For Bernhard Fleck, SOHO project scientist at NASA's Goddard Space Flight Center in Maryland, the transit offers an opportunity to learn more about the instruments on the 11-year-old orbiting spacecraft. "SOHO's instruments should show Mercury as a completely black dot. It doesn't take a rocket scientist to see that's not the case," he says. Light scattered inside SOHO's instruments contaminates the planet's shadow. Transit observations offer a way for scientists to measure this effect and correct for it in images.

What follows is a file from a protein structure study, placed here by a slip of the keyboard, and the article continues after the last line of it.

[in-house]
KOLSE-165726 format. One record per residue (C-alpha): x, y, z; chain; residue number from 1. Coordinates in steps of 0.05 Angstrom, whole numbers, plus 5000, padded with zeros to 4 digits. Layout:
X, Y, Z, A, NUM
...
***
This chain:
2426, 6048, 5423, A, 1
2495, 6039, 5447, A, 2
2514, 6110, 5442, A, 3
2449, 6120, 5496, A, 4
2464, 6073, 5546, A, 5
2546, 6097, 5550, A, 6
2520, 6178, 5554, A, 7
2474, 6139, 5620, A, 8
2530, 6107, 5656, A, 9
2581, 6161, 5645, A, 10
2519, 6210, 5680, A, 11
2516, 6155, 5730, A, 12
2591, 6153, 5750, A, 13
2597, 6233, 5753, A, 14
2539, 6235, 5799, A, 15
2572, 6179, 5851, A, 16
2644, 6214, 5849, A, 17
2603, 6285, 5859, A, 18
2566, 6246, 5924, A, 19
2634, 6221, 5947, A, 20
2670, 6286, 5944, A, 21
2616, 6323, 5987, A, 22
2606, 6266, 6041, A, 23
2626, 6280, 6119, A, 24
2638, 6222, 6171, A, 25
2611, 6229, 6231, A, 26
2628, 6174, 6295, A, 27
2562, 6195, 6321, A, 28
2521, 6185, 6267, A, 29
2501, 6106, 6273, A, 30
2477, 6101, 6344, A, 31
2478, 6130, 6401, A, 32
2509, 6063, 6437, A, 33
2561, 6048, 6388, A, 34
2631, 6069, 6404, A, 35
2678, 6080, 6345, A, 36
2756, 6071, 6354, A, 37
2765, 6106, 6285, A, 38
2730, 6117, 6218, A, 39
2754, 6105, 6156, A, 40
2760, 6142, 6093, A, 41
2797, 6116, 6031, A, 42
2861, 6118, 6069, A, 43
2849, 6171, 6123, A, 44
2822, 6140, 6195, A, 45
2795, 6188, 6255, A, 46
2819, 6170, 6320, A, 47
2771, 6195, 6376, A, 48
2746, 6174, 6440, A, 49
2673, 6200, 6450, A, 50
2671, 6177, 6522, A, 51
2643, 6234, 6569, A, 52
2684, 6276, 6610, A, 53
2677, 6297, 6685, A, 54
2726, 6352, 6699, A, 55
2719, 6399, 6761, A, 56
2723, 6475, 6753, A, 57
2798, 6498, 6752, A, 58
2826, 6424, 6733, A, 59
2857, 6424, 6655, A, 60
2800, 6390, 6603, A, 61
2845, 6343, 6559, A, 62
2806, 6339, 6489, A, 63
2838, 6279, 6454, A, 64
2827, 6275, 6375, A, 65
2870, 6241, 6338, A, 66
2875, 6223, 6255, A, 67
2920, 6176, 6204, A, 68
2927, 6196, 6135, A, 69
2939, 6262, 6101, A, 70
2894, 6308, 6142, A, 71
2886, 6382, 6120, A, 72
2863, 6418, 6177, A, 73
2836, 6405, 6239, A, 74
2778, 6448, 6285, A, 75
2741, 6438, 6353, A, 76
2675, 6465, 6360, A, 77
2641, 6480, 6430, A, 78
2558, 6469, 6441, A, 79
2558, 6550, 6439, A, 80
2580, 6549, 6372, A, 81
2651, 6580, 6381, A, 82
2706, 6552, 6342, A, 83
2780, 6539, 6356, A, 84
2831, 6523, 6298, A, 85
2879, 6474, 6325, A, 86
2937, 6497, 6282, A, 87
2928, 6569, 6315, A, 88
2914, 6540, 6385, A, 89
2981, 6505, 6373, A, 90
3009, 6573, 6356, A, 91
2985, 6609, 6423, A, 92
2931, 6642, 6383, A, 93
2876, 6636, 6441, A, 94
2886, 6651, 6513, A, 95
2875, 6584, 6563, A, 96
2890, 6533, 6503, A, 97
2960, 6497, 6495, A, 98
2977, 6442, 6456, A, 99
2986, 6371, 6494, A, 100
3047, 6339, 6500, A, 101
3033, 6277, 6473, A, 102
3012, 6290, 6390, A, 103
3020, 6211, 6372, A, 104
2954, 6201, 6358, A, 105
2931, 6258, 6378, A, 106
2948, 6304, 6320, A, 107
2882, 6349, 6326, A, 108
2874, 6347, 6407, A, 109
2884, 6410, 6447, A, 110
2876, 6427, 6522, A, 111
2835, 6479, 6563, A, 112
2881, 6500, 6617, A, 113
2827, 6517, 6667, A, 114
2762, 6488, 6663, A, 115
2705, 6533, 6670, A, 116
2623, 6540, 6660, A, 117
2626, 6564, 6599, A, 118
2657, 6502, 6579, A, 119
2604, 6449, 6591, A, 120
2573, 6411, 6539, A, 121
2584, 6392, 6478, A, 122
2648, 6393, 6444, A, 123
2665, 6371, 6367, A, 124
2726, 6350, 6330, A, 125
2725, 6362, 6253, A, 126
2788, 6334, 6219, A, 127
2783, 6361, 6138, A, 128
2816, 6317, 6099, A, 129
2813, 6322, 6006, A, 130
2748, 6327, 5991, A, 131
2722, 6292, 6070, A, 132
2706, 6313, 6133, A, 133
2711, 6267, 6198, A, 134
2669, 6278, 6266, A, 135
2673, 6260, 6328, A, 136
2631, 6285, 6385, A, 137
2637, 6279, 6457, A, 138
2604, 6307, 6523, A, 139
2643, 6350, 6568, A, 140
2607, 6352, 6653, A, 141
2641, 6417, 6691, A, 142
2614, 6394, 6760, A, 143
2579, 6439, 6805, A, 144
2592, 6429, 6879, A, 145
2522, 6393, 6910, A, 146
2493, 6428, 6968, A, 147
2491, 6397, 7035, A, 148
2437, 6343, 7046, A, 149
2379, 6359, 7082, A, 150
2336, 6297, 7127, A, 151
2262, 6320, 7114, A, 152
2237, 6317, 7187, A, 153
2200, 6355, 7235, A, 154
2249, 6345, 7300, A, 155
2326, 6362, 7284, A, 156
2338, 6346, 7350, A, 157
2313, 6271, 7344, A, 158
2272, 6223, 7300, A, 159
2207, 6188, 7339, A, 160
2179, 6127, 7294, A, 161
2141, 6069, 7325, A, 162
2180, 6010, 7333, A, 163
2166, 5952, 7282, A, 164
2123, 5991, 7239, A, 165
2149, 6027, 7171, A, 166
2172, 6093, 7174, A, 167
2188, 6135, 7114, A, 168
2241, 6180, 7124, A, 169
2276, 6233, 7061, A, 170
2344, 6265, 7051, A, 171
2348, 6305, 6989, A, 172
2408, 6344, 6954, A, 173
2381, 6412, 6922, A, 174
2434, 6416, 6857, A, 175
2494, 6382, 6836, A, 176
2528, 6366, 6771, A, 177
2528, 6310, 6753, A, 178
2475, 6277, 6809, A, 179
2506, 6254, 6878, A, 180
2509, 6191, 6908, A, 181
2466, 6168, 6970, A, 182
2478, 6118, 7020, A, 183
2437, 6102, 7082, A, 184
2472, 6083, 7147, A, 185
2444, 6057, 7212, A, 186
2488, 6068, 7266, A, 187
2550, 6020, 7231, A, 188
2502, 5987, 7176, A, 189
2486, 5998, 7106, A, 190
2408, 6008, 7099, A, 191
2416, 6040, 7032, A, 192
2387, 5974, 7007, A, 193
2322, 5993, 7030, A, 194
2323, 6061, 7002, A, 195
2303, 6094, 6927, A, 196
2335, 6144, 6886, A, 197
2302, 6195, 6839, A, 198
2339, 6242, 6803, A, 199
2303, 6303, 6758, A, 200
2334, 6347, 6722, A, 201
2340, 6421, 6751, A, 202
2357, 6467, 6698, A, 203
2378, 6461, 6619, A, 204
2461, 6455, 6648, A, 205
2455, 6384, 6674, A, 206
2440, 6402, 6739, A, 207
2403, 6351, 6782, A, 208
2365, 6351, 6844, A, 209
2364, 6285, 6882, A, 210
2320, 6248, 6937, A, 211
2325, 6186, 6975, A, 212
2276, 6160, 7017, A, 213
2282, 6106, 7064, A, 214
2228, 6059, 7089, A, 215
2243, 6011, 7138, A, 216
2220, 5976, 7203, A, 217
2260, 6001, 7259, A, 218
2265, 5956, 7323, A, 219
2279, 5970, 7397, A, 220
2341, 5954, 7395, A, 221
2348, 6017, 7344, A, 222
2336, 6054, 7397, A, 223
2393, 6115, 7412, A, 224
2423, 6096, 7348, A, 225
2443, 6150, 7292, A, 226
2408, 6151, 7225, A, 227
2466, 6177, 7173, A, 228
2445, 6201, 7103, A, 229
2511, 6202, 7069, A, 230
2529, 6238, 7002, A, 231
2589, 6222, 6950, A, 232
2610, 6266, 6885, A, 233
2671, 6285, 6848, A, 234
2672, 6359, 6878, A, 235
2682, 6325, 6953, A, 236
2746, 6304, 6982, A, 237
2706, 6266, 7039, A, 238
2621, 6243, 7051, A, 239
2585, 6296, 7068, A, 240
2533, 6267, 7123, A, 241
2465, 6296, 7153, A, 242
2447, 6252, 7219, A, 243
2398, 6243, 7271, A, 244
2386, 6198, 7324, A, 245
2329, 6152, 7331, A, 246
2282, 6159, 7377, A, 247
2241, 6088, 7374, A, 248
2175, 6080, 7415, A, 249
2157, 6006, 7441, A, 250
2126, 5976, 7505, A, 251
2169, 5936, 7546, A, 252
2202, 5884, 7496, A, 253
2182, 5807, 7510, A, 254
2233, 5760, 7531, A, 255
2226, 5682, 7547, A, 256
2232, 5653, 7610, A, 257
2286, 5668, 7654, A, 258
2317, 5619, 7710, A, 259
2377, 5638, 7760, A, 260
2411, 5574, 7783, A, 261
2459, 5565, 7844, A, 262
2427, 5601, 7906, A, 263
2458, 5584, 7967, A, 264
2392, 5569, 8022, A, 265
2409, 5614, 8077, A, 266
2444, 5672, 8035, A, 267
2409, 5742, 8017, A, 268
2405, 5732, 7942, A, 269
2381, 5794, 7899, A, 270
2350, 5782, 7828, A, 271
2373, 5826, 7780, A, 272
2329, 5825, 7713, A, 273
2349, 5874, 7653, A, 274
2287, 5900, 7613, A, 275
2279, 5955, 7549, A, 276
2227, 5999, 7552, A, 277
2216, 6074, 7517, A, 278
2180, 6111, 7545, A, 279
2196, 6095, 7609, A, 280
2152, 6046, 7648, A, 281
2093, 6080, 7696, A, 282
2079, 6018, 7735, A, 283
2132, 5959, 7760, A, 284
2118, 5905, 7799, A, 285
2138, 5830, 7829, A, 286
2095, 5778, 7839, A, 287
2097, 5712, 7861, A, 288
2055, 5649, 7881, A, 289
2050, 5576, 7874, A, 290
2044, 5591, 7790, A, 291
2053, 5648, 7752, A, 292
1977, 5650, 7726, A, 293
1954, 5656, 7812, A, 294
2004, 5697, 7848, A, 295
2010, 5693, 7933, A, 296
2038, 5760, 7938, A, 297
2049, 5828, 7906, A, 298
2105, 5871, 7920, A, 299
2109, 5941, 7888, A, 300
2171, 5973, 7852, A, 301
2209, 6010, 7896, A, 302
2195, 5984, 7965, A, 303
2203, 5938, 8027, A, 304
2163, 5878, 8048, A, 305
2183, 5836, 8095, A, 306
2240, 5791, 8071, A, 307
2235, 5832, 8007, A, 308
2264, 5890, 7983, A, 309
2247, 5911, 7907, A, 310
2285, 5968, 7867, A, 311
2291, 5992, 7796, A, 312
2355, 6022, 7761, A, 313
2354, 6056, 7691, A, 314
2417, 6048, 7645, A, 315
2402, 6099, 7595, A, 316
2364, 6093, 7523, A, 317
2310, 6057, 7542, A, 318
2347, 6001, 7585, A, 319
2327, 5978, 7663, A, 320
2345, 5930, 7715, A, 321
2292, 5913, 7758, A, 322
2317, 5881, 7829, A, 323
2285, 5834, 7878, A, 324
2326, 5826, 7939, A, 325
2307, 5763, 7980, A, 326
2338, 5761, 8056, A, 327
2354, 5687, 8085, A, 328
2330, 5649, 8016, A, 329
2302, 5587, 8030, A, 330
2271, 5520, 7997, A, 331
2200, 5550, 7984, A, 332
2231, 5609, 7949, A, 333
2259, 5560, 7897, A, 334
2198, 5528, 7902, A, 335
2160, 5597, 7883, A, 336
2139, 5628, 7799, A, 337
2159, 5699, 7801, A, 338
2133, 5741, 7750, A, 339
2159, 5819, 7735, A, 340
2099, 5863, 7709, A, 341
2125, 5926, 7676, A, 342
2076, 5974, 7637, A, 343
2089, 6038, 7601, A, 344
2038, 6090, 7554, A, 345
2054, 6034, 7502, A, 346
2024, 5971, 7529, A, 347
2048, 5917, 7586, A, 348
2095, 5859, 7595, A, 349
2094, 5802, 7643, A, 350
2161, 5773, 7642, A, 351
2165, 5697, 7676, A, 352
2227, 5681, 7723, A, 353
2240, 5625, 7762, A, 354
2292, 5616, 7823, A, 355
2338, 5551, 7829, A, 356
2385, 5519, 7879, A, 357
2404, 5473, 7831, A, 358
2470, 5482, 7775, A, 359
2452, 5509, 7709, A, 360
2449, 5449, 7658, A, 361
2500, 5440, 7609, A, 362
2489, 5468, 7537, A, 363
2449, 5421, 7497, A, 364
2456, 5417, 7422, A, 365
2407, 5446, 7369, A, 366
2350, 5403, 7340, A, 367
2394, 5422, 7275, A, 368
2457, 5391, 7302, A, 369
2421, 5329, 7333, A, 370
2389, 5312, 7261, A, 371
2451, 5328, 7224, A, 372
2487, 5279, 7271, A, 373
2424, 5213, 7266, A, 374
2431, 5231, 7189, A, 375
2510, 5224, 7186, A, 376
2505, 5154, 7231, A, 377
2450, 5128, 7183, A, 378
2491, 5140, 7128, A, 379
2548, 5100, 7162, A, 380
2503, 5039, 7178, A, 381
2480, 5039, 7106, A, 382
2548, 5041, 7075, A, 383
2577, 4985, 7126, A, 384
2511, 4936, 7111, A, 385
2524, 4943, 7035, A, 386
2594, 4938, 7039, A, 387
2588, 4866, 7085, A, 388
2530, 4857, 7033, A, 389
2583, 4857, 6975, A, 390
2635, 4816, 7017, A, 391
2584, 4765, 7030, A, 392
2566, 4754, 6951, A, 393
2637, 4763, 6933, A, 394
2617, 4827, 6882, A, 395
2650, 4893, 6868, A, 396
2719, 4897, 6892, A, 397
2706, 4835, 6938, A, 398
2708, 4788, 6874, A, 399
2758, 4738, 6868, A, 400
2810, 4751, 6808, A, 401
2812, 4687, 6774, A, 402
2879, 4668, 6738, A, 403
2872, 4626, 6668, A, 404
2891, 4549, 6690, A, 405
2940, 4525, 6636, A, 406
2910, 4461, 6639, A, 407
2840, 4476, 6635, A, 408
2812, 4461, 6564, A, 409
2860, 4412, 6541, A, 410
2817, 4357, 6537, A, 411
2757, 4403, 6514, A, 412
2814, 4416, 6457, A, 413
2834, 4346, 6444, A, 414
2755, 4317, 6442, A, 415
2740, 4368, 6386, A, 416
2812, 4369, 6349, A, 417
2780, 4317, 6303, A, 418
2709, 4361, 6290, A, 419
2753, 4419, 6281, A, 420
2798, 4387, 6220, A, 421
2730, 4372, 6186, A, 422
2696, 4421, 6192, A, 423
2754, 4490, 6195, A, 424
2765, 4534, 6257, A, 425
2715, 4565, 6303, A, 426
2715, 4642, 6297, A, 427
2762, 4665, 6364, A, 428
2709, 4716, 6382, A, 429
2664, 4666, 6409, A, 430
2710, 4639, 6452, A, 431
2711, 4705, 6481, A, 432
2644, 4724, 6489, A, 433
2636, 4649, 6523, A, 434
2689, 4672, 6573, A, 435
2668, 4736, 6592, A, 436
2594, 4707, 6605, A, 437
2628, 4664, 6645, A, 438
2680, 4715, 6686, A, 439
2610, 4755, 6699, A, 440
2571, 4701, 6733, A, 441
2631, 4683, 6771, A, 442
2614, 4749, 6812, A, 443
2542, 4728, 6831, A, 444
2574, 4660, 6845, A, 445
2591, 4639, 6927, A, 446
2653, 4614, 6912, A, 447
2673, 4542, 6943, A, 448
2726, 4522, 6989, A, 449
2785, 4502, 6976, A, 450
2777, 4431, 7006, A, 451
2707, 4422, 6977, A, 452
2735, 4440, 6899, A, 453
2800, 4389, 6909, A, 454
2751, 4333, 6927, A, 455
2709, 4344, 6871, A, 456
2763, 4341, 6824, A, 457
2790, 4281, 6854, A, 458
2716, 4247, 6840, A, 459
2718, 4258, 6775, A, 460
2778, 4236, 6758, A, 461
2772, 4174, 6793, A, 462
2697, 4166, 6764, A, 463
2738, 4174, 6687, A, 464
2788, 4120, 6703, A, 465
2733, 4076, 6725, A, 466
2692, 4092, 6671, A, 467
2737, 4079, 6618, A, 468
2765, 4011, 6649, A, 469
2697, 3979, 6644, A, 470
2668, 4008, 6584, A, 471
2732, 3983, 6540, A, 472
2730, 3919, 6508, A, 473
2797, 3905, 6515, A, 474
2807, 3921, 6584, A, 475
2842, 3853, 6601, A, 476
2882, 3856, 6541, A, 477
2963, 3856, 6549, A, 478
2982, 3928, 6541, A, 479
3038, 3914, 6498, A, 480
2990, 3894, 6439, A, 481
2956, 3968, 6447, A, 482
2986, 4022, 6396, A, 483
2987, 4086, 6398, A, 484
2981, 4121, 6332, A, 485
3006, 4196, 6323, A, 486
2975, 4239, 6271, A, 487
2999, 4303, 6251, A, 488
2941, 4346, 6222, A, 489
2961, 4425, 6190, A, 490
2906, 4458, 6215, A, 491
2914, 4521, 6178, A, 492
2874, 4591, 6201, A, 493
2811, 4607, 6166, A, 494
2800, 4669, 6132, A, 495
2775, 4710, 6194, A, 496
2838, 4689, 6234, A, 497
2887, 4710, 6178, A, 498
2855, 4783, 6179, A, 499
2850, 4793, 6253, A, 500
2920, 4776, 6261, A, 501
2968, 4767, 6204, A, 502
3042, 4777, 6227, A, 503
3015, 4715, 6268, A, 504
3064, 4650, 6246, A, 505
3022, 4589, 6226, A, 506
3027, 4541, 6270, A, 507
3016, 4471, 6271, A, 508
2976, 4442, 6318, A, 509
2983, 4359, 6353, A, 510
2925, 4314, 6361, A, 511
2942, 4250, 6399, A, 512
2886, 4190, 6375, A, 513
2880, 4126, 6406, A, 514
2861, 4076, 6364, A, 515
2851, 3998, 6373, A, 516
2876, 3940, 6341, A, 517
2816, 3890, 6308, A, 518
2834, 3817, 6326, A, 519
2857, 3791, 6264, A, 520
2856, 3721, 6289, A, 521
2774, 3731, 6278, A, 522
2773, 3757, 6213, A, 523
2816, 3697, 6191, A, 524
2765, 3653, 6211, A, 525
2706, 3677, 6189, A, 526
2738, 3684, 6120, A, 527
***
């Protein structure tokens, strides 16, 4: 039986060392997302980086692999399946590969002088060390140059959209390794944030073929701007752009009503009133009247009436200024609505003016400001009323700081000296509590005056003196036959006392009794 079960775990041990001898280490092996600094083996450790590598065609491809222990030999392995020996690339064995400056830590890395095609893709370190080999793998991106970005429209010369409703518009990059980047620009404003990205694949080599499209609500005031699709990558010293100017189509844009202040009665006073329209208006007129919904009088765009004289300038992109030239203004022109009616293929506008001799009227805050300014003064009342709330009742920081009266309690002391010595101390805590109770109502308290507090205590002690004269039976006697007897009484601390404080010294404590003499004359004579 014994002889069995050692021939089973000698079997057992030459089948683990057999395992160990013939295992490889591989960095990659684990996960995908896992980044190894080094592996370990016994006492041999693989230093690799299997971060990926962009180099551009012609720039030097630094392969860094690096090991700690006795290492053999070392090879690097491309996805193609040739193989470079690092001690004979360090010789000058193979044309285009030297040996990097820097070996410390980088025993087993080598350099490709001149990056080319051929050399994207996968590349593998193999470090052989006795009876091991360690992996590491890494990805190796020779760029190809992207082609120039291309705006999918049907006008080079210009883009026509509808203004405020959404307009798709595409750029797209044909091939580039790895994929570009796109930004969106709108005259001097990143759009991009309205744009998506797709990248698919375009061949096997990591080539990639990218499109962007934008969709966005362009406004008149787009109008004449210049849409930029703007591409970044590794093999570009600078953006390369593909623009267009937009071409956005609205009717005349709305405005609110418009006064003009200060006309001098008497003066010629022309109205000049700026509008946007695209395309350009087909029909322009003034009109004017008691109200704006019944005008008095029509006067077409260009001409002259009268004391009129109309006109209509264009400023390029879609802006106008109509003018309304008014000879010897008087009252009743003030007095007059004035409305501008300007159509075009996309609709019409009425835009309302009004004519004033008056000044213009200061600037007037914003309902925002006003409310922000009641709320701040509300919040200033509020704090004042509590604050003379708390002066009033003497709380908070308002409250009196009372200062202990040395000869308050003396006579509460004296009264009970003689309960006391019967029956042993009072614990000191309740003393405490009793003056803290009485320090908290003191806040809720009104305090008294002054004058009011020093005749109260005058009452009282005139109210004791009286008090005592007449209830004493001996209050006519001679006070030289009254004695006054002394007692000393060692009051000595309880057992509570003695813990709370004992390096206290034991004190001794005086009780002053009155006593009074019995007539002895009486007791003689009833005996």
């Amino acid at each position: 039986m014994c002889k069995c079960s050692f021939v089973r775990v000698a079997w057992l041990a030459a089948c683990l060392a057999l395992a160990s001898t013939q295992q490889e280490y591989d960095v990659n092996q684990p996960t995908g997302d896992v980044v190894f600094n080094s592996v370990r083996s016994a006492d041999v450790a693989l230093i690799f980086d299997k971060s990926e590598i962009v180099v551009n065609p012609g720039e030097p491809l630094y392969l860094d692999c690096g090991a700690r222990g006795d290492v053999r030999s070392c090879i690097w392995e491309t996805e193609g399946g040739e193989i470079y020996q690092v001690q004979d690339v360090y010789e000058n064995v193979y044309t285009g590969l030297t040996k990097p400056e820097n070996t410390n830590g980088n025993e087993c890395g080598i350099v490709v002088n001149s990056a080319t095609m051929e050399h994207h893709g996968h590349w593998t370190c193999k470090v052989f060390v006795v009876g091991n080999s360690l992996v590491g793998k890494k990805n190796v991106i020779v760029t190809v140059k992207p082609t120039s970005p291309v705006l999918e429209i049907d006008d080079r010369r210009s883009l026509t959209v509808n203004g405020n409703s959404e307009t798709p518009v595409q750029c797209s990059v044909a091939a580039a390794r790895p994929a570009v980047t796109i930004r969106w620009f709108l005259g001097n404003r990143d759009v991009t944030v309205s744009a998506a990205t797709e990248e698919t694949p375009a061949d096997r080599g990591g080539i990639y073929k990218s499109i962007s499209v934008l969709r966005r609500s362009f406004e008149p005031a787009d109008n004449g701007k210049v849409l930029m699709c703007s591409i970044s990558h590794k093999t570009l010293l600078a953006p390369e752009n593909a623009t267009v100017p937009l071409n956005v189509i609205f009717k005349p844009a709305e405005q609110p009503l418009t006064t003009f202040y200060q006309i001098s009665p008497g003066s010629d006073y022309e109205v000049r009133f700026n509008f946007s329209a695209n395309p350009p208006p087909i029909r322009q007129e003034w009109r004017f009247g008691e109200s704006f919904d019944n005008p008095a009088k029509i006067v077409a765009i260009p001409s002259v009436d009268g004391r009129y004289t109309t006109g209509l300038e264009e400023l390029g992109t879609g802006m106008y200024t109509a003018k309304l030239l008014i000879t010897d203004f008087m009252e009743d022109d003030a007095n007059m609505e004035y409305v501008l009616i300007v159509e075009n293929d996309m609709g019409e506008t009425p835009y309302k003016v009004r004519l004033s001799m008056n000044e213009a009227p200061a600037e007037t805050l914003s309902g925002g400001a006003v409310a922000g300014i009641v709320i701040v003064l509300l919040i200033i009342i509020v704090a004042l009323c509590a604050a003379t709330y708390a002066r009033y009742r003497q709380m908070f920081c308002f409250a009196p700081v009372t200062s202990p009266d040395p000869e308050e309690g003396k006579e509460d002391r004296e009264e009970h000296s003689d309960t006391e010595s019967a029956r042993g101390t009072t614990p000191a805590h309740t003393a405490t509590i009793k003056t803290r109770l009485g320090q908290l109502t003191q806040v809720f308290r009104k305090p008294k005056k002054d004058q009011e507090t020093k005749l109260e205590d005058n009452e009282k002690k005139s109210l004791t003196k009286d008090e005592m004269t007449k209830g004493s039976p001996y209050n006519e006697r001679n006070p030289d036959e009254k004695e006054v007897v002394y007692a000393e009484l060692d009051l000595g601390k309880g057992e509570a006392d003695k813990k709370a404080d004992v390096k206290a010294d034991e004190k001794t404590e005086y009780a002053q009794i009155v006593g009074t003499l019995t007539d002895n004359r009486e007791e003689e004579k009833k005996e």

Jay Pasachoff at Williams College in Massachusetts hopes to use observations of Mercury from TRACE and Hinode to confirm his ideas about the so-called black-drop effect. This optical illusion, in which a dark thread appears attached to a transiting planet long after its disk has moved onto the Sun, stymied 18th- and 19th-century astronomers who tried to use Venus transits to measure the Sun-Earth distance. Its visibility depends in part on how sharply a telescope brings light to a point, but Pasachoff has identified other effects as well.